From Treatment to Sustained Recovery
Professional treatment of alcohol and drug problems can start someone on the road to recovery, but a few weeks of treatment should not be mistaken for long-term recovery.
If you have severe alcohol and other drug problems, you should know that successful recovery from these problems involves significant changes over time in:
- personal identity and beliefs
- family and social relationships
- daily lifestyle
It is about where you live, how you work and play, who is included and excluded from your life, and how you cope with the stresses of daily life. Recovery is more than just not drinking or using drugs; it is about putting together a new and meaningful life in which alcohol and drugs no longer have a place. Recovery from addiction is not like getting over an infection for which we can rest and take medication for a week or two and then get back to our otherwise unchanged lives. Those who view treatment for addiction in this way make up the group for whom treatment does not work. Recovery from addiction is closer to how someone successfully manages diabetes or heart disease - conditions that require sustained decisions and actions for life.
The Good News
- The positive effects of addiction treatment are substantial, as measured by sustained sobriety (about one-third of those treated) and decreases in substance use and substance-related problems.
- Active participation in treatment aftercare meetings and recovery support groups such as Alcoholics Anonymous can significantly improve your chance of permanent recovery, improve your quality of life and prolong your life expectancy.
- Combining professional treatment and attending recovery support meetings improve your chances of recovery better than either activity alone.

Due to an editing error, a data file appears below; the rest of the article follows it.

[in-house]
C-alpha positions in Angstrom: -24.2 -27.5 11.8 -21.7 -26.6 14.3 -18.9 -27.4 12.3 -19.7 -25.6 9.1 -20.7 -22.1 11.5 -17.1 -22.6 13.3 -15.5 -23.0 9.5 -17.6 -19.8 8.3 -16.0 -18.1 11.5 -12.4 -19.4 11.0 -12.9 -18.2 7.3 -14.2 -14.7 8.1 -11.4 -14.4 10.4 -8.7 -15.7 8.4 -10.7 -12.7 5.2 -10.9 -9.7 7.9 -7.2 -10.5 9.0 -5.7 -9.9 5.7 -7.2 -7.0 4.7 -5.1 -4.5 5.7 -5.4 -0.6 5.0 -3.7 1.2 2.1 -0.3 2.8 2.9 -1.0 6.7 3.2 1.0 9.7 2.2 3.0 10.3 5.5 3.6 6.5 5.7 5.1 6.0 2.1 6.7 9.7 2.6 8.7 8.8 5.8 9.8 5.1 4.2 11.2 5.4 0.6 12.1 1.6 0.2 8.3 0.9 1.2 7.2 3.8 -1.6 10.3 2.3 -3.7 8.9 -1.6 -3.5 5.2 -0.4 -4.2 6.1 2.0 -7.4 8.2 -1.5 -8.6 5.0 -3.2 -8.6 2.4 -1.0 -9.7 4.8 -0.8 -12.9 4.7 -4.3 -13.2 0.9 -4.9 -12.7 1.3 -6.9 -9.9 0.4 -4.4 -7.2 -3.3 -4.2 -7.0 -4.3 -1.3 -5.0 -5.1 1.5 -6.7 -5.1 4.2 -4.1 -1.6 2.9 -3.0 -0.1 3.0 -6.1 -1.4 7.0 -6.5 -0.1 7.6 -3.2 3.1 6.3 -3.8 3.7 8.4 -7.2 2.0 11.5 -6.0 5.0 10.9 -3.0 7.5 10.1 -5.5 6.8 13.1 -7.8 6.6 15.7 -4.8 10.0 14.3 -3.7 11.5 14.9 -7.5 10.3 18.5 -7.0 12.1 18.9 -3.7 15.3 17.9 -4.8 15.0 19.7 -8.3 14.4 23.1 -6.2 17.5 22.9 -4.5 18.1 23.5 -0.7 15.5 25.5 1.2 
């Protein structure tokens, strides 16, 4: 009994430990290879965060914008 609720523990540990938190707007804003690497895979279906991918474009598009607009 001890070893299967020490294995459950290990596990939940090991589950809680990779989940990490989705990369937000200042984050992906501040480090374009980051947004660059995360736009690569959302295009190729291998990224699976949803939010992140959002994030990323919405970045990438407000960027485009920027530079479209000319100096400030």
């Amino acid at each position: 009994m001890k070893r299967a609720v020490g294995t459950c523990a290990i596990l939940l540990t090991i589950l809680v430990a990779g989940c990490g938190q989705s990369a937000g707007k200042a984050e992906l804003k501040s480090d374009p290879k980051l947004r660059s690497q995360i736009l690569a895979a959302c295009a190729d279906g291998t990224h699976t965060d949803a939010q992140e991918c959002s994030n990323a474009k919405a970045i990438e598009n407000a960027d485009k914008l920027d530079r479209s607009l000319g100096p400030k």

- Lifetime recovery rates of people with a substance use disorder approach or exceed 50%. There are millions of individuals and their families in long-term recovery from the effects of severe substance use problems.
- There are multiple pathways and styles (secular, spiritual, religious) of long-term addiction recovery
- Recovering people can go on to lead lives of significant achievement and community service
FIVE SOBERING FACTS ABOUT WHAT HAPPENS AFTER ADDICTION TREATMENT
- 1. Most people completing addiction treatment are fragilely balanced between sustained recovery and resumption of alcohol and drug use: more than half will consume alcohol or other drugs in the year following discharge from treatment.
- 2. The window of greatest vulnerability for relapse after treatment is the first 30-90 days following discharge.
- 3. Between 25-35% of people who complete addiction treatment will be readmitted to treatment within one year, and 50% will be readmitted within five years.
- 4. Recovery is not fully stabilized (point at which future risk of future lifetime relapse drops below 15%) until four to five years of sustained recovery.
- 5. Sustained addiction can be lethal: relapses following addiction treatment produce high death rates from accidental poisoning/overdose, liver disease, cancer, cardiovascular disease, AIDS, suicide and homicide.